CRA practitioners used the visualization depicted to show the interconnectivity of risk statements to topics (nodes), and the associated correlations strengths (line thickness). In this case, there were 31 risk statements (small nodes) connected to 8 different topics (large nodes). Risk 7 and Risk 14 are strongly associated with Topic 7, but Risk 5 and Risk 1 are less associated with that topic. Risk 1 is more strongly associated with Topic 1. This network diagram shows how risk statements can be categorized into themes (topics), and how certain risk statements are linked to multiple themes.
Sentiment analysis is the process of analyzing written text to determine tone. The tone can be positive, negative, or neutral. NLP automates this process by scanning entire articles at the sentence level to determine the overall tone. For example, auditors can assign words such as great, happy, and friendly to a positive sentiment, and assign words such as terrible, angry, and annoying to a negative sentiment.
Data analysts at the CRA used the R programming language to uncover sentiment from responses to 20 interview questions, which were asked in many interviews. The analysis determined that 15 interview questions elicited a negative response, but only five questions elicited a positive response. One explanation for this is that the questions were worded in a way to uncover weaknesses or problem areas, so a more negative response would be expected. This is an example of why auditors should be careful when using sentiment analysis because the context must be known in advance. Although sentiment analysis can provide a general glimpse about how respondents may feel about a topic, auditors should look for what might explain the sentiment.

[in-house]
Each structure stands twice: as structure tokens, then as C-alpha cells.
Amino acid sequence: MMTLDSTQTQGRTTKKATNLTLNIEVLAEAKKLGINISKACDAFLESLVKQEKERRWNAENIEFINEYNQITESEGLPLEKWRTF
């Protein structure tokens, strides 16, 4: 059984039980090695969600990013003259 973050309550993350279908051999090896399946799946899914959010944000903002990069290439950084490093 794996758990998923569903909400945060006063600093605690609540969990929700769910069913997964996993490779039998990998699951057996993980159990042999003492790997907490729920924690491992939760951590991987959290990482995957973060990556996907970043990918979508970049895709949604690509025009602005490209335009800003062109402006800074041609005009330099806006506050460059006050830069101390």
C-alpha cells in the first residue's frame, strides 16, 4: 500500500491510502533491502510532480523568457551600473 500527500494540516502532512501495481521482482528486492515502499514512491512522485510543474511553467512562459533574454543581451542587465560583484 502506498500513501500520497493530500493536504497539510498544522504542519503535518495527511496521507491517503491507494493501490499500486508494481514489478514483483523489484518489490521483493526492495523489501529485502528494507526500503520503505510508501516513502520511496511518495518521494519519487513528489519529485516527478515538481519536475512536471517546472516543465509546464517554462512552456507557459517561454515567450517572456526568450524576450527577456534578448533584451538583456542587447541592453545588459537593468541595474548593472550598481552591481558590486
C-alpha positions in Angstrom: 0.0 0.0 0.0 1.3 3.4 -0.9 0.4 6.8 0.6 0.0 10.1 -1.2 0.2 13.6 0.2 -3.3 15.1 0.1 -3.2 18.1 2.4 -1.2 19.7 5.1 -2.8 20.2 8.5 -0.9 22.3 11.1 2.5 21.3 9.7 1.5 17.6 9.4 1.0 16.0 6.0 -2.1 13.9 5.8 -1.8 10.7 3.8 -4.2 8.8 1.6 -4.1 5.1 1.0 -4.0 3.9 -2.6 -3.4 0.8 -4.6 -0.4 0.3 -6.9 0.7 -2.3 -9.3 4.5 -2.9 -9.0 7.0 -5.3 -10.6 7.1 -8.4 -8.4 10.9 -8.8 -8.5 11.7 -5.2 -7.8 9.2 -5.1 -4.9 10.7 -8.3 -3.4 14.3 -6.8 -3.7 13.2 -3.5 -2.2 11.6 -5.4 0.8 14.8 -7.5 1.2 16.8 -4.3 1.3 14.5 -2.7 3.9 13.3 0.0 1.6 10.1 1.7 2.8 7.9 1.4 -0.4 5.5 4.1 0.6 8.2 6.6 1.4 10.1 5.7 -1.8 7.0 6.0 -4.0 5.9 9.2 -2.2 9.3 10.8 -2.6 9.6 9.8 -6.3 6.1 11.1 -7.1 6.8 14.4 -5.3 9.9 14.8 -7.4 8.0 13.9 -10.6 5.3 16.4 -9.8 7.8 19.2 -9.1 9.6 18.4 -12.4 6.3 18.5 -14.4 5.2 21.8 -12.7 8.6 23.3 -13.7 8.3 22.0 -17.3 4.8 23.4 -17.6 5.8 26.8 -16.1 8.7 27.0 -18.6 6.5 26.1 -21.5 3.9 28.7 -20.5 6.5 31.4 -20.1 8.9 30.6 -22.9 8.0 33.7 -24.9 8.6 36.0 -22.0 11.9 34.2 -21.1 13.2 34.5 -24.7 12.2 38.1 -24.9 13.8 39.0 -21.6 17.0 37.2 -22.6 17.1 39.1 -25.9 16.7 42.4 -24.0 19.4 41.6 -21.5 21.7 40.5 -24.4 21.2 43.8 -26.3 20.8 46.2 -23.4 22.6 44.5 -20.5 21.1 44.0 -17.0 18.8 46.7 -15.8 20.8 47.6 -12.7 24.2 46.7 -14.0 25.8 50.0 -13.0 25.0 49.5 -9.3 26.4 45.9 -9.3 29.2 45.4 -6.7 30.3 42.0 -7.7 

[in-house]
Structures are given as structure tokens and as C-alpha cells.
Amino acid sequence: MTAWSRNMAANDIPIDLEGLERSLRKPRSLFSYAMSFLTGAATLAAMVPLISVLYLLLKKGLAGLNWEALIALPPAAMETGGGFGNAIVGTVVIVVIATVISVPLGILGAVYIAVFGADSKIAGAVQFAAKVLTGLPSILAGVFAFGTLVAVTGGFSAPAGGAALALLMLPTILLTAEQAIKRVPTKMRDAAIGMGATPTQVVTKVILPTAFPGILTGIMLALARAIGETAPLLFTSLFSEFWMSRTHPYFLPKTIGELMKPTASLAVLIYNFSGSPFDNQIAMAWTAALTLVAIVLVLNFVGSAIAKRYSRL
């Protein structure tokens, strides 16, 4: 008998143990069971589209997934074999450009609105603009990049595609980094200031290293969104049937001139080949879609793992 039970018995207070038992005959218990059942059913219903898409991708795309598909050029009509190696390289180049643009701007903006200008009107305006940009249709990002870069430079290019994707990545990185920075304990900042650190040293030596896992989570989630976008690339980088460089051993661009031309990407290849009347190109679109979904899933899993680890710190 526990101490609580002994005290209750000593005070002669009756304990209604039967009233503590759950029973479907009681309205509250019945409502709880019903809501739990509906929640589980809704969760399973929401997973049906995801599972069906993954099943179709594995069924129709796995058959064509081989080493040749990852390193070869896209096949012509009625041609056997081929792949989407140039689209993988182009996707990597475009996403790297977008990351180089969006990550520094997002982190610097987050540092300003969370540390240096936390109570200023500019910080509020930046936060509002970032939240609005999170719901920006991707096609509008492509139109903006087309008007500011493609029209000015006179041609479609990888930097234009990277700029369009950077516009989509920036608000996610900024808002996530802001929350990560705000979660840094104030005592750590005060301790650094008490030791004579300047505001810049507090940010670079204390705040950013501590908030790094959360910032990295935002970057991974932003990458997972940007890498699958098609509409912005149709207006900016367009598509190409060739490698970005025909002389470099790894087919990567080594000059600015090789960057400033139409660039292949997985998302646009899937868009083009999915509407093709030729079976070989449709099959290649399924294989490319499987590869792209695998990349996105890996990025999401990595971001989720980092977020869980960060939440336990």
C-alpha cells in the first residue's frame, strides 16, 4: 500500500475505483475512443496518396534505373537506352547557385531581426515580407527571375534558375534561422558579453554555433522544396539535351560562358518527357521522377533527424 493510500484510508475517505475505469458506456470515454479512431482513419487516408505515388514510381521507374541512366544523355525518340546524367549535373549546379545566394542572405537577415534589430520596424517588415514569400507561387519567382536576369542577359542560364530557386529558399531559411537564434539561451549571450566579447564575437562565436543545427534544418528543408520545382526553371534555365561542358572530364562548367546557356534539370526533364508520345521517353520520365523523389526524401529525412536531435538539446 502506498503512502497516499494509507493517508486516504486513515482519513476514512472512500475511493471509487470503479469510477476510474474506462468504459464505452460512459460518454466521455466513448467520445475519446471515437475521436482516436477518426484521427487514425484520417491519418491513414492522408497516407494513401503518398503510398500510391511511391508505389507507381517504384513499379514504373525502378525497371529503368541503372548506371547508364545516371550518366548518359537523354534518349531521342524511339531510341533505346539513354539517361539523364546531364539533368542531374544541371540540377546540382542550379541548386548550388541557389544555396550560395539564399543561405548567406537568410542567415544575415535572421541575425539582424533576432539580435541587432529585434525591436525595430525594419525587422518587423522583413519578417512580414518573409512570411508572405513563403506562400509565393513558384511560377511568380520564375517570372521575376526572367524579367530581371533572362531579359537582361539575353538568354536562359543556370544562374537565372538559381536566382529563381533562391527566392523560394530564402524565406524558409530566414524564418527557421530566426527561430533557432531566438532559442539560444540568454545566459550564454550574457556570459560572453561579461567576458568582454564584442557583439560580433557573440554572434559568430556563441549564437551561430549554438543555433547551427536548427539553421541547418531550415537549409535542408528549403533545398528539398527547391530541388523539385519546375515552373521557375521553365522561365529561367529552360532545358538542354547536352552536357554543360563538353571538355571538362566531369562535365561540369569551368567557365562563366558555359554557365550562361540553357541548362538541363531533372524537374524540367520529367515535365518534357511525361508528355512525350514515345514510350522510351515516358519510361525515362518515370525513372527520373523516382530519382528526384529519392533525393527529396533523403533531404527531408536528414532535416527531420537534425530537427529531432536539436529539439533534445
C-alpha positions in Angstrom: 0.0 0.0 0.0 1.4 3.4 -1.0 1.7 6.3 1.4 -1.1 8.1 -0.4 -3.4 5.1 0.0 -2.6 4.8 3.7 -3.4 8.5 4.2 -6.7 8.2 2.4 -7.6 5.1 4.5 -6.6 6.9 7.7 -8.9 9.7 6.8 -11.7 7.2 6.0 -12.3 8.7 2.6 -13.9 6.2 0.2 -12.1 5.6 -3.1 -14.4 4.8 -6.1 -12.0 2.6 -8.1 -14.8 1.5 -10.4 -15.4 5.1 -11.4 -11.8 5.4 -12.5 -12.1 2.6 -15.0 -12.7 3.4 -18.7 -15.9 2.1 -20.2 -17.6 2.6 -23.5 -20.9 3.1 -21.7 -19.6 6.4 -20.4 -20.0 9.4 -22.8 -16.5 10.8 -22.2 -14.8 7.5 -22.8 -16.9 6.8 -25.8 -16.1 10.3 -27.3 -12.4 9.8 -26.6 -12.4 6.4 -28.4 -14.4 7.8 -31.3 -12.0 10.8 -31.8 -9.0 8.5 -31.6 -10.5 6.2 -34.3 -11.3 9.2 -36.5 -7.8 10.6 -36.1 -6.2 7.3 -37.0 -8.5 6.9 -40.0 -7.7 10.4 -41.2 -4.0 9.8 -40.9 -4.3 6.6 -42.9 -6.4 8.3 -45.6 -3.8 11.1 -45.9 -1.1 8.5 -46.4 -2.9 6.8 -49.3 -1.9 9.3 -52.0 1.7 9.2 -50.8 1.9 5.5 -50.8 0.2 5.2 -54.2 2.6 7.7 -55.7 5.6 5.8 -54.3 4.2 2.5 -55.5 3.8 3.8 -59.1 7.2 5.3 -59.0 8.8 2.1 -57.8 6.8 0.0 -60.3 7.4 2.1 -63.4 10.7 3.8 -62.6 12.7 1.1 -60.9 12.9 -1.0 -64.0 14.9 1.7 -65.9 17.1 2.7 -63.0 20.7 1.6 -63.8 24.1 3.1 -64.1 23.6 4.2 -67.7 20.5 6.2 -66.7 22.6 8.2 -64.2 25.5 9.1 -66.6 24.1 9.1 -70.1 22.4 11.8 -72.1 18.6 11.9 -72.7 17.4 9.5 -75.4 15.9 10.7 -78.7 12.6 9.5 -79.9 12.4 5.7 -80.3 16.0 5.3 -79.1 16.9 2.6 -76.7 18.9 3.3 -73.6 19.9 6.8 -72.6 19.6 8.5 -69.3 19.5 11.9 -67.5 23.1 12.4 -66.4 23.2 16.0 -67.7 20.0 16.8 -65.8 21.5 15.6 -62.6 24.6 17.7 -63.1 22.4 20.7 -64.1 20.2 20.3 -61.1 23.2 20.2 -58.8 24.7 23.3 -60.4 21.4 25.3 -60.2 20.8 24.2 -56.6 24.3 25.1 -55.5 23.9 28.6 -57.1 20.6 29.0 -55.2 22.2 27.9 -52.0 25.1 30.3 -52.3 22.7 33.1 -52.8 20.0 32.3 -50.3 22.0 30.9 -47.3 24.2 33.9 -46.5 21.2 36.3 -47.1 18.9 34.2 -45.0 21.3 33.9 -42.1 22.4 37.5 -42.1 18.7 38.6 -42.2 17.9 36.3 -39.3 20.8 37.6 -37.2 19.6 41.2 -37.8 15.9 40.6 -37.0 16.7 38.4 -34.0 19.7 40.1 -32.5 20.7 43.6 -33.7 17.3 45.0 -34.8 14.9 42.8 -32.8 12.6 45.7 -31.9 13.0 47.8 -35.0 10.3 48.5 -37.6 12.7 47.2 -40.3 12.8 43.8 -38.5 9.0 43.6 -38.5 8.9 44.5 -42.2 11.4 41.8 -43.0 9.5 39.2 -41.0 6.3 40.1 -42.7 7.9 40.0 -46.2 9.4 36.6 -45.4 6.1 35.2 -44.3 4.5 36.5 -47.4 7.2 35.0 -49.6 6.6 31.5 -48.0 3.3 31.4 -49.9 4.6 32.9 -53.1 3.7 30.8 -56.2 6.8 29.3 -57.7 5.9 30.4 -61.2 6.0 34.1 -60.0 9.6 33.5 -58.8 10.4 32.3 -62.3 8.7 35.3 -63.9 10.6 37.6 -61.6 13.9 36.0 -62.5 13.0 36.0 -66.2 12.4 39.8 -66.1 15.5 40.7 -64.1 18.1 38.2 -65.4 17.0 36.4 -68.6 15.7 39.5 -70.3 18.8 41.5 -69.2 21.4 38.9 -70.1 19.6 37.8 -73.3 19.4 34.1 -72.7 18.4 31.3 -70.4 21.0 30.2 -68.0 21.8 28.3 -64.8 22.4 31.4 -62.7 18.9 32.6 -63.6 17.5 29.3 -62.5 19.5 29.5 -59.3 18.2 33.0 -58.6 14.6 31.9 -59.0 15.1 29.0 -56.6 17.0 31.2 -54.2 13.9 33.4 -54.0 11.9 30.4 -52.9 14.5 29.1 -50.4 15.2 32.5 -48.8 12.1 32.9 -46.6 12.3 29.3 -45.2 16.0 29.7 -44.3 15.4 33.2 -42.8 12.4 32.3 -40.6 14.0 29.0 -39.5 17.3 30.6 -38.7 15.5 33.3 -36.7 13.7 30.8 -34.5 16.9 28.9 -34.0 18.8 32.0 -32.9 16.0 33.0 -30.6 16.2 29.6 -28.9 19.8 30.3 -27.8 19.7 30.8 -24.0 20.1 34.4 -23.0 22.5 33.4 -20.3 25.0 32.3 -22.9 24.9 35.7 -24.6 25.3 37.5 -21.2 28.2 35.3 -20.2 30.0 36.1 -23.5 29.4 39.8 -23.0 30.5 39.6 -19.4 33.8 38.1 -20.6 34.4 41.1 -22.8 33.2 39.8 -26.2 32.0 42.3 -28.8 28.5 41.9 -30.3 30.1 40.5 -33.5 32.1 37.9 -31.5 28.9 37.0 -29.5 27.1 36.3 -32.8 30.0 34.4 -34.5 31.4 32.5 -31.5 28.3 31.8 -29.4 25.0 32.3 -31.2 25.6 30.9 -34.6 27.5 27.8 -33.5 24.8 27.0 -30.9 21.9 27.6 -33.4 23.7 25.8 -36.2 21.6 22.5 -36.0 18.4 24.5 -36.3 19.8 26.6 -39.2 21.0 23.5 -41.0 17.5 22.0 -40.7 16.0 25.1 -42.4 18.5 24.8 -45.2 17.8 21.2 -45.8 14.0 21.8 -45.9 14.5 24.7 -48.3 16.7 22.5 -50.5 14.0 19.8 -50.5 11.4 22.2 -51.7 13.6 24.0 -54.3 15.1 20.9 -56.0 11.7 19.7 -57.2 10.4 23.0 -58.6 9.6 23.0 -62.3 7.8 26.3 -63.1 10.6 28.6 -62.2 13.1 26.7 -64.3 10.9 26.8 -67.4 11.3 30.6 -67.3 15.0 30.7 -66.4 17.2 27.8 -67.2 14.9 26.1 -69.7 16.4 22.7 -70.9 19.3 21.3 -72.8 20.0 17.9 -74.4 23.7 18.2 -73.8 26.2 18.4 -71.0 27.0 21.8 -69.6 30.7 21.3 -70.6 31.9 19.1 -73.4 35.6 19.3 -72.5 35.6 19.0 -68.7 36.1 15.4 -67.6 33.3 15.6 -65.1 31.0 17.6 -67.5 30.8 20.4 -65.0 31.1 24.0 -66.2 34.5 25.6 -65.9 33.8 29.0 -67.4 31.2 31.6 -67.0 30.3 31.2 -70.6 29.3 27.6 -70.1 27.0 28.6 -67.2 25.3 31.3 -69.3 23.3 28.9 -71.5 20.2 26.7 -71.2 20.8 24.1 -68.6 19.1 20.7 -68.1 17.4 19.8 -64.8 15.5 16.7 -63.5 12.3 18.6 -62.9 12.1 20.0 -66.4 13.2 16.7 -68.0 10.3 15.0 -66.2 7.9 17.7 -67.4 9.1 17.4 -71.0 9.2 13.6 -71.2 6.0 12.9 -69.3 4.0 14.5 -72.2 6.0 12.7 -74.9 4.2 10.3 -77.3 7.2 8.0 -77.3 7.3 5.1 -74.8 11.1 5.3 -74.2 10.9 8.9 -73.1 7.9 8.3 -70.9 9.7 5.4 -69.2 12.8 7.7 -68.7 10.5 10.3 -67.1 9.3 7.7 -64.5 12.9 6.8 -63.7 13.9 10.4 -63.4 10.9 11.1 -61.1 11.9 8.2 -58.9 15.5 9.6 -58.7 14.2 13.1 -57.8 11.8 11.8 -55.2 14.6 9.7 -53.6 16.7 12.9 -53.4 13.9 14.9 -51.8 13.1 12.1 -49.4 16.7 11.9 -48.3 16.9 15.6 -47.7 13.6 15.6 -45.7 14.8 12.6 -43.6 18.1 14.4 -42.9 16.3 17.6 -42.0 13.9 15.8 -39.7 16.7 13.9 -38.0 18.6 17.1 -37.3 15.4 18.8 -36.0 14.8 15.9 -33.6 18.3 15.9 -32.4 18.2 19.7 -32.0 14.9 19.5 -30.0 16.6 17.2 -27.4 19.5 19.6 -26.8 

The CRA also used sentiment analysis to determine the tone of findings in the agency's publicly available internal audit reports. In cases where balanced reporting was preferred, auditors used sentiment analysis to determine whether reports had a balance of statements showing that some internal controls were functioning well and some needed improvement. By charting scatter plots of findings statements by year, auditors could see the tonal trend in sentiment over time.
As the CRA has discovered, NLP can augment the intelligence-gathering efforts of internal auditors by helping them uncover knowledge and connect information across large volumes of textual data. The CRA's Audit, Evaluation, and Risk branch encourages practitioners to use NLP and other AI methods to process and analyze the large volumes of unstructured textual data stored within organizations.
Getting started can be as easy as hiring a student or new graduate with some expertise in leveraging freely available programing tools, such as R and Python. These open source tools and the available AI algorithms are open to scrutiny and continuous improvement. Before using them, internal audit functions should consult with their IT department to ensure that the tools have been configured and certified for internal use by their organizations.
Mourad Nizar, CISA, is director, Professional Practices and Data Analysis Division at the Canada Revenue Agency in Ottawa
Jasbir Singh, CISA, is project leader, Data Analysis Innovation, at the Canada Revenue Agency in Ottawa
Francis Hamel is director, Data Services and Analysis, at the Public Service Commission of Canada in Ottawa
DISCLAIMER: The opinions expressed in this article are those of the authors and do not necessarily reflect the views of the Foundation.
This article was reprinted with permission from the April 2022 issue of Internal Auditor, published by The Institute of Internal Auditors, Inc., www.theiia.org.